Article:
Mattias Soop, Vandana Nehra, Gregory C. Henderson, Yves Boirie, G. Charles Ford, and K. Sreekumaran Nair (2012) ‘Coingestion of whey protein and casein in a mixed meal: demonstration of a more sustained anabolic effect of casein’ American Physiological Society July 1, 2012 vol. 303 no. 1 E152-E162


Further Reading:


Short, S.H. and Short, W.R (1983) ‘Four-year study of university athletes’ dietary intake’ 1983 Jun;82(6):632-45.

M. A. Tarnopolsky, J. D. MacDougall, and S. A. Atkinson (1999) ‘Influence of protein intake and training status on nitrogen balance and lean body mass’ Journal of Applied Physiology

Economos, D.D. Bortz, S.S. Nelson, M.E (1993) ‘Nutritional practices of elite athletes. Practical recommendations.’ Journal of Sports Medicine 1993 Dec;16(6):381-99.

Paul GL. Dietary protein requirements of physically active individuals. Sports Med 1989; 8:154-176.

Boirie, Y., et al., “Slow and Fast Dietary Proteins Differently Modulate Post-Prandial Protein Accretion,” Proc Natl Acad Sci 94 (1997) : 14930-5.


Dangin, M., et al., “The Digestion Rate of Protein Is an Independent Regulating Factor of Post-Prandial Protein Retention,” Am J Physiol (Endocrinology & Metabolism) 280.2 (2001) : E340 -8.


Gambelunghe, C., et al., “Physical Exercise Intensity Can Be Related to Plasma Glutathione Levels,” J Physiol Biochem 57.2 (1997) : 9-14.


Kerksick, C., et al., “Effects of Whey Protein Supplementation with Casein or BCAA & Glutamine on Training Adaptations II: Performance,” Med Sci Sport Exer 35.5 (2003) : abstract 2204.


Kreider, R., et al., “Effects of Whey Protein Supplementation with Casein or BCAA & Glutamine on Training Adaptations I: Body Composition,” Med Sci Sport Exer 35.5 (2003) : abstract 2205.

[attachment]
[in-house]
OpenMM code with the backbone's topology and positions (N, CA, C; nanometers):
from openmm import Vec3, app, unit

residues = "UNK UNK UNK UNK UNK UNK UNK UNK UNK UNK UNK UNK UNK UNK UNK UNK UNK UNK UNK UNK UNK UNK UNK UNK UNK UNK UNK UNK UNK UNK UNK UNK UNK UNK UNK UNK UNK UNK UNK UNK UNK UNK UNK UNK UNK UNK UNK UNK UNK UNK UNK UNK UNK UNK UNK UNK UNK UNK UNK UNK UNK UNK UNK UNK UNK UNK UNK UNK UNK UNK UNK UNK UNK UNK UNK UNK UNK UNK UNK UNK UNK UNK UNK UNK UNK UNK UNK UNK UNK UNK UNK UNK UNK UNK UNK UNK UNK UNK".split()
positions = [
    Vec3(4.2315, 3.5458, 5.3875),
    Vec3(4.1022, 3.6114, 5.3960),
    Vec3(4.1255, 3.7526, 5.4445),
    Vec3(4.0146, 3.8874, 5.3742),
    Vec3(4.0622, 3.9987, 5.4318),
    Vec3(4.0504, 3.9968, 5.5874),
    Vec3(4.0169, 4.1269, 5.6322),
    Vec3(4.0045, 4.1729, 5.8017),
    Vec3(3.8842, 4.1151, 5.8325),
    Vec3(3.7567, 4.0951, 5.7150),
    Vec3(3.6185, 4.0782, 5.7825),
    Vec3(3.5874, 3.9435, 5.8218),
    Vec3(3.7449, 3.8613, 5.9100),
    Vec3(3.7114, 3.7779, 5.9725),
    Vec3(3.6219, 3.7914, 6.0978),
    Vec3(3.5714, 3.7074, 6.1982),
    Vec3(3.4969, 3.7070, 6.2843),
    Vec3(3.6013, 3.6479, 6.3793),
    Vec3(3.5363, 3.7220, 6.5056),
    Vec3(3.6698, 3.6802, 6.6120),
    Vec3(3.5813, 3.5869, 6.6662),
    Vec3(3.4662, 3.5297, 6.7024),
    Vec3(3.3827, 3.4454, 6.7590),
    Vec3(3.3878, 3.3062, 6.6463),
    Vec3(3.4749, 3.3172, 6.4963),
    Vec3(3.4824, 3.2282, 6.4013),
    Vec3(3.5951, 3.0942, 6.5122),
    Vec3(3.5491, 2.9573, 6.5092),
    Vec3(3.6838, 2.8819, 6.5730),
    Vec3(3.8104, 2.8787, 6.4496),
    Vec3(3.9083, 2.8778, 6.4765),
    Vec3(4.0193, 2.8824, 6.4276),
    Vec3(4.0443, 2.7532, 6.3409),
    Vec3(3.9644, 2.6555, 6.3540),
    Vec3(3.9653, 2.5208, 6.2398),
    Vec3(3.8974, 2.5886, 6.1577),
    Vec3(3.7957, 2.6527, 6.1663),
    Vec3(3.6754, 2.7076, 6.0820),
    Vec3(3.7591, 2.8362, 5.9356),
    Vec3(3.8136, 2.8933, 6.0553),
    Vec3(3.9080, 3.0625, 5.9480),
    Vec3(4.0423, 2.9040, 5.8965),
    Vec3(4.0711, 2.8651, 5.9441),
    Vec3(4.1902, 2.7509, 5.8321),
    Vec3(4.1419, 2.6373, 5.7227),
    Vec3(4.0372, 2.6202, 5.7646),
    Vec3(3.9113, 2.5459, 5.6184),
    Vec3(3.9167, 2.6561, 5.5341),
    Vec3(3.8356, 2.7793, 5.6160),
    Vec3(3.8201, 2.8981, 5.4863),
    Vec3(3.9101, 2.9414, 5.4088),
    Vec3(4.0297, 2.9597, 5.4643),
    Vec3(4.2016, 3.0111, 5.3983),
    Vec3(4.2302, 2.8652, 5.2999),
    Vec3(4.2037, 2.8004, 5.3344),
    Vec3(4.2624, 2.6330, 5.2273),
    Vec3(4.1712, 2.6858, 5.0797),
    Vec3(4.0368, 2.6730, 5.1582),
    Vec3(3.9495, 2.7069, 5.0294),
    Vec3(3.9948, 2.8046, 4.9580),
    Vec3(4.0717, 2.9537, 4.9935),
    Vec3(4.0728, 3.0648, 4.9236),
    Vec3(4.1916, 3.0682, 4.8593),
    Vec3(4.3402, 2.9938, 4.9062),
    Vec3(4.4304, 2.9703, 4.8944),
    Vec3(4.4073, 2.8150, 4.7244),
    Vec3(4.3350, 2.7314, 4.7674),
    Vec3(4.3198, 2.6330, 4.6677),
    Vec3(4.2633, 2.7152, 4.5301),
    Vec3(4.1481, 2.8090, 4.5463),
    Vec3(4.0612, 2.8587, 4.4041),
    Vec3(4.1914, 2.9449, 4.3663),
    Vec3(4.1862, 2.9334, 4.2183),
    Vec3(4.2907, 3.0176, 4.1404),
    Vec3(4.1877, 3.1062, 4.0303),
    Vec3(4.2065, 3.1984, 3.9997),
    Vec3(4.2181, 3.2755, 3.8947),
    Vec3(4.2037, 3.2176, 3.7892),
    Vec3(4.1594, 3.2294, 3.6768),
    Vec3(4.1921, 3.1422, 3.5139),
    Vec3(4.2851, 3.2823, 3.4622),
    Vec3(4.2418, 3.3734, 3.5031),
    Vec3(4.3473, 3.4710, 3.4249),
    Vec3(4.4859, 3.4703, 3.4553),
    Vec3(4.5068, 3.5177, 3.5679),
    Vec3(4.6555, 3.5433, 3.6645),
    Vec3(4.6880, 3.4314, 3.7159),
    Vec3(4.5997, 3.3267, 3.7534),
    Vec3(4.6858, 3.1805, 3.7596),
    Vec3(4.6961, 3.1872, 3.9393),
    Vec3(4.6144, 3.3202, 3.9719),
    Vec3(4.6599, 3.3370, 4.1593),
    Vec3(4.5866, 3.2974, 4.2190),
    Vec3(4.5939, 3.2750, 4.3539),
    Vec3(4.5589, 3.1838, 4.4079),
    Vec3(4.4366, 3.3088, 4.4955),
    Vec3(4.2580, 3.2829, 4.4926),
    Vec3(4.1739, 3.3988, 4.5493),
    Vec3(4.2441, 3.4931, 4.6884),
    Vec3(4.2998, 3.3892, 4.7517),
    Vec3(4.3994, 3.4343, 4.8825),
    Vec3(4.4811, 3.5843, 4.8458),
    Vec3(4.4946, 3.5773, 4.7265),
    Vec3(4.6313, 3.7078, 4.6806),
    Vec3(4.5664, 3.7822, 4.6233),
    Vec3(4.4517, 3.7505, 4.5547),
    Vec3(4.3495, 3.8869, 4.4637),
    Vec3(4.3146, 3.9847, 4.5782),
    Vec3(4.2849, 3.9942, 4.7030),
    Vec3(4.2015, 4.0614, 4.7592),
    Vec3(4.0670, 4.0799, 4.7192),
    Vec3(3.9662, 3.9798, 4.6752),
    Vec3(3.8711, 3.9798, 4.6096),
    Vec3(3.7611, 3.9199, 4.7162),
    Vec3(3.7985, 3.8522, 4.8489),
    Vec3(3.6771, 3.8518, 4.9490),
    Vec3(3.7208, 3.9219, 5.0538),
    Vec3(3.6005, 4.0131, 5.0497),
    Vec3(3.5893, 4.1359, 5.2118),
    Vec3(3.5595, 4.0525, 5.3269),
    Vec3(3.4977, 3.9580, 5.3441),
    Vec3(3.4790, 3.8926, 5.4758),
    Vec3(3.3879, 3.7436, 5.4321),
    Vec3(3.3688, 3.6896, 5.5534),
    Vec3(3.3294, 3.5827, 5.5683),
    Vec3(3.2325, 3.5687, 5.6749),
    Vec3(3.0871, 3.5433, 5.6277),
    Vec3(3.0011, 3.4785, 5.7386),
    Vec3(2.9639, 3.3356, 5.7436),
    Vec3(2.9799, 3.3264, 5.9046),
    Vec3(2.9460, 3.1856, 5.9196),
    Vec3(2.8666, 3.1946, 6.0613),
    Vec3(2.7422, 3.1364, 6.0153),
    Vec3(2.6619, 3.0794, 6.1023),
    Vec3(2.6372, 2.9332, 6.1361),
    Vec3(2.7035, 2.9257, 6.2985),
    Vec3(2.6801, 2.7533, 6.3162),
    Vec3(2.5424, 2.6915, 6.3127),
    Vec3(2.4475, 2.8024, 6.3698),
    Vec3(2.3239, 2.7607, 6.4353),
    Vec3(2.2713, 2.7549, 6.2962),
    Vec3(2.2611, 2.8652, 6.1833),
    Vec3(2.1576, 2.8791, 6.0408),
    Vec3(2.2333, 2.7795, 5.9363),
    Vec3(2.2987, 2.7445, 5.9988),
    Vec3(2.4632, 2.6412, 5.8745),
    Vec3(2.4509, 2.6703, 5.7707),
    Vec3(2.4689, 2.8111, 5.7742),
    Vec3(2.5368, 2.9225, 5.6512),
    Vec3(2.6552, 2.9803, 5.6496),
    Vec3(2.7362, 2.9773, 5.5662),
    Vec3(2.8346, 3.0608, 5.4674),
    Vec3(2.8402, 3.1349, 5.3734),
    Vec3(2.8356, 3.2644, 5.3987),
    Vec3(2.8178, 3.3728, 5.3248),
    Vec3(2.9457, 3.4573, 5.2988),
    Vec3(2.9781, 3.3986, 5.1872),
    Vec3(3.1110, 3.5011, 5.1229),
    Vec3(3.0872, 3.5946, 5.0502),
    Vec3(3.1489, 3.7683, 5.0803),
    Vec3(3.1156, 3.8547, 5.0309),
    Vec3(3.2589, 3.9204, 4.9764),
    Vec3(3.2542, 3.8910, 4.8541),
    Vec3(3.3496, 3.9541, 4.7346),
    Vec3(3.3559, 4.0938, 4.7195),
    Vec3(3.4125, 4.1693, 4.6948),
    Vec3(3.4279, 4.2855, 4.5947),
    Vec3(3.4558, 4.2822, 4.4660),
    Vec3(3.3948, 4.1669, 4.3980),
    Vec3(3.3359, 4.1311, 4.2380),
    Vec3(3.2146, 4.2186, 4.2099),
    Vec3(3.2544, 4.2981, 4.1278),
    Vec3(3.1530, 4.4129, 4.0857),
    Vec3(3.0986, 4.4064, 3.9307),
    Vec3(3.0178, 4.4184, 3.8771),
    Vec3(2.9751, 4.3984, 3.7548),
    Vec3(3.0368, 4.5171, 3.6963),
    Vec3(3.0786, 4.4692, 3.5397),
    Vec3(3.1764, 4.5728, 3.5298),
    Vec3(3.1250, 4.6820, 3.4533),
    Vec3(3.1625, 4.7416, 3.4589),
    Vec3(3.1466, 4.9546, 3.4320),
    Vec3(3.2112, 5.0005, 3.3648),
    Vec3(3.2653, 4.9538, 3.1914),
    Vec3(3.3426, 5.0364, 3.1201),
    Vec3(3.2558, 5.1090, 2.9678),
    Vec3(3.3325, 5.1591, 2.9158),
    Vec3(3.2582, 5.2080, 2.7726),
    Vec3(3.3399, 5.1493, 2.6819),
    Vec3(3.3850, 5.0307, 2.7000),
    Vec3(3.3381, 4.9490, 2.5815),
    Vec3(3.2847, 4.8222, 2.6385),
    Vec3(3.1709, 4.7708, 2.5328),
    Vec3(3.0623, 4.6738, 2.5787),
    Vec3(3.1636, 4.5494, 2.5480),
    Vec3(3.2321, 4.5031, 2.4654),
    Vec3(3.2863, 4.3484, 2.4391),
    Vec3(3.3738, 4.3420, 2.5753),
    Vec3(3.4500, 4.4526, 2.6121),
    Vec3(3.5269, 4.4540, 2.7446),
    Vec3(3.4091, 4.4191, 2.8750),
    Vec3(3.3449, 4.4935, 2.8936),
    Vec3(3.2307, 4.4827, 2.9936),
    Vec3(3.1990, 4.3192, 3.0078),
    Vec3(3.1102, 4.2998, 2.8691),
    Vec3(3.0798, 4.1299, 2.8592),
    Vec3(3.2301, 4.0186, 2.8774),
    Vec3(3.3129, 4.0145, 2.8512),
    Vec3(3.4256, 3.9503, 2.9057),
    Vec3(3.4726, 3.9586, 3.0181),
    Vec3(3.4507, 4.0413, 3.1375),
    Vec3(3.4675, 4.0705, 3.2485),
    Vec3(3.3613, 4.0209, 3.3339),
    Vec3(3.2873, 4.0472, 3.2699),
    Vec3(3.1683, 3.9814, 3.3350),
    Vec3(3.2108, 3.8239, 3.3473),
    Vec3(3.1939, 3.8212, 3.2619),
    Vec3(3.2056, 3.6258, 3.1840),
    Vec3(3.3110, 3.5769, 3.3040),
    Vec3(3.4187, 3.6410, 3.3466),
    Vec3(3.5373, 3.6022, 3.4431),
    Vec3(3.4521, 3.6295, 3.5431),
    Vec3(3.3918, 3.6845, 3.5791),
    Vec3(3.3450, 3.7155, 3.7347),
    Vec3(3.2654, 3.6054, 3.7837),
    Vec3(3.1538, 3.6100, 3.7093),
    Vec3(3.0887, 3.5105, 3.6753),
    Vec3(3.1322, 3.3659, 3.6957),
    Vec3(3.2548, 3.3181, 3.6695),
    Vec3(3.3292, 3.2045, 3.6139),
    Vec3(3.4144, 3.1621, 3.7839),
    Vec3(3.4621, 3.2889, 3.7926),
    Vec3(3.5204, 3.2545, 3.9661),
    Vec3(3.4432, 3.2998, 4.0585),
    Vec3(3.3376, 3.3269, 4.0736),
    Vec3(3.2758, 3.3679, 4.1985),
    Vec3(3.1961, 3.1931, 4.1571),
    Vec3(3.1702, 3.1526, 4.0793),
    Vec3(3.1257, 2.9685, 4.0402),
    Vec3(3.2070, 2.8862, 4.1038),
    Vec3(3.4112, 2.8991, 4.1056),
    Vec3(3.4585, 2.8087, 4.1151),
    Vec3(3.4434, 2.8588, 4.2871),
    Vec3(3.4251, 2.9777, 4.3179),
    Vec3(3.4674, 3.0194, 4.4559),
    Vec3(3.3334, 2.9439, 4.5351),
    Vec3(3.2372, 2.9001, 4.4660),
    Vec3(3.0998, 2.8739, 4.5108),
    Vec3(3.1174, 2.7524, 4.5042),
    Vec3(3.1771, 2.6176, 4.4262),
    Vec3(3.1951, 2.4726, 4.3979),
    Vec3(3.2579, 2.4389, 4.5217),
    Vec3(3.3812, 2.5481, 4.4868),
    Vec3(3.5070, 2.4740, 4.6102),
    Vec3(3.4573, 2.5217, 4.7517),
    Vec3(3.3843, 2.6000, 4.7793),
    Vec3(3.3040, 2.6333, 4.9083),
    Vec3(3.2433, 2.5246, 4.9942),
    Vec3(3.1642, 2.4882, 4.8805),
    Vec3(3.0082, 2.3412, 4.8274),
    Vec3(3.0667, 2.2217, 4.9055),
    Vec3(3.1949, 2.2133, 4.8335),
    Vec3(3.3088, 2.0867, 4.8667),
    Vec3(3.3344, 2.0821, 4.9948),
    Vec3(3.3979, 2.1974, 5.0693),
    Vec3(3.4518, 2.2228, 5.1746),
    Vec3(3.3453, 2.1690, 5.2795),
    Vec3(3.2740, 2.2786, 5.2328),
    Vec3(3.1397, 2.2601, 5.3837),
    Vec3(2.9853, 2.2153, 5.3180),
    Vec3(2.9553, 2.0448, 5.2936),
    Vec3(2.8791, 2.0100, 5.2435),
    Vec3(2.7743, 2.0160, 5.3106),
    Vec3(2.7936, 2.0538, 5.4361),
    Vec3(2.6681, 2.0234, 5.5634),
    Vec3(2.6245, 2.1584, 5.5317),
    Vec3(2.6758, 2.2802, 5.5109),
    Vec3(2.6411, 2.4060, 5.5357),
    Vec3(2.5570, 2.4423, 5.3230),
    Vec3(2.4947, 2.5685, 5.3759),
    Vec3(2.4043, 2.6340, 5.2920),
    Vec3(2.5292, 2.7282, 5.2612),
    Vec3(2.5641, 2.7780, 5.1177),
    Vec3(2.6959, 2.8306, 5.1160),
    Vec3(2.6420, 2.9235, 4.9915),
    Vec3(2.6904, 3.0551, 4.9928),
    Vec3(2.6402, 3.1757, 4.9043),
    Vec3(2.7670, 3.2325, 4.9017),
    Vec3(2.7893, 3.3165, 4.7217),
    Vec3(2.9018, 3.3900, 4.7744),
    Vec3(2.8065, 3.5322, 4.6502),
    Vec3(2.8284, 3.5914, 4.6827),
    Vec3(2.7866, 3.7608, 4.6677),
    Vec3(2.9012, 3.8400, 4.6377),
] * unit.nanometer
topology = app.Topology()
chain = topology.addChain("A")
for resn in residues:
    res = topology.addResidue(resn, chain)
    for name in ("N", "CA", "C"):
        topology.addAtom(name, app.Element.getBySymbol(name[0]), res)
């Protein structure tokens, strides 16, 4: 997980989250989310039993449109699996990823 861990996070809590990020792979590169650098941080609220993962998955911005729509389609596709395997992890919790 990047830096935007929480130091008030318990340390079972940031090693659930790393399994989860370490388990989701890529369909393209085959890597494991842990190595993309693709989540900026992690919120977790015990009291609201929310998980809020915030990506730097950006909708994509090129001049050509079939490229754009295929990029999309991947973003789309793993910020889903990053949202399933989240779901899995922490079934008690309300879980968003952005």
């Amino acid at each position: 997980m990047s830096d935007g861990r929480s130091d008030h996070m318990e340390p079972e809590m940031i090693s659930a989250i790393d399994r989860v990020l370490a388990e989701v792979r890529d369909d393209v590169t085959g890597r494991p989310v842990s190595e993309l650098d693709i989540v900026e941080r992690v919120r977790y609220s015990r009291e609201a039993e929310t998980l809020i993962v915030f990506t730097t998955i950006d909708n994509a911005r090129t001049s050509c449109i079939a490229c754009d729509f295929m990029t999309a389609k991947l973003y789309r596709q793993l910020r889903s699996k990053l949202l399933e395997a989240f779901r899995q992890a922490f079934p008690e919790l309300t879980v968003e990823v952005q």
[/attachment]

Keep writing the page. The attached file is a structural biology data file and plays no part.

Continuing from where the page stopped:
Leeuwenburgh, C., and Li, L.L., “Glutathione Depletion in Rested and Exercised Mice: Biochemical Consequences and Adaptation,” Arch Biochem Biophys 316.22 (1995) : 941-9.

Leeuwenburgh, C., and Li, L.L., “Glutathione and Glutathione Ester Supplementation of Mice Alter Glutathione Homeostasis During Exercise,” J Nutr 128.12 (1998) : 2420-6.

Lemon, P.W.R., et al., “Protein Requirements and Muscle Mass/Strength Changes During Intensive Training in Novice Bodybuilders,” J Appl Physiol 73 (1992) : 767-7.

Lemon, P.W.R., “Effects of Exercise on Protein Metabolism. In Nutrition in Sport (Maughan, R.J. [ed.], Blackwell Science Ltd., 1257-65) 2000.

Sen, CK., et al., “Exercise-Induced Oxidative Stress: Glutathione Supplementation and Deficiency,” J Appl Physiol 77.5 (1994) : 2177-87.

Svensson, M.B., “Endogenous Antioxidants in Human Skeletal Muscle and Adaptation of Energy Metabolism: With Reference to Exercise—Training, Exercise Factors and Nutrition,” Ph.D. Thesis, Karolinska Institute, Sweden, 2003.

Tarnopolsky, M.A., et al., “Evaluation of Protein Requirements for Strength Trained Athletes,” J Appl Physiol 73 (1992) : 1986-95.

Ziemlanski, S., et al., “Balanced Intraintestinal Nutrition: Digestion, Absorption and Biological Value of Selected Preparations of Milk Proteins,” Acta Physiol Pol 29.6 (1978) : 543-56.

Yves Boirie, Martial Dangin, Pierre Gachon, Marie-Paule Vasson, Jean-Louis Maubois, and Bernard Beaufrère (1997) ‘Slow and fast dietary proteins differently modulate postprandial protein accretion’.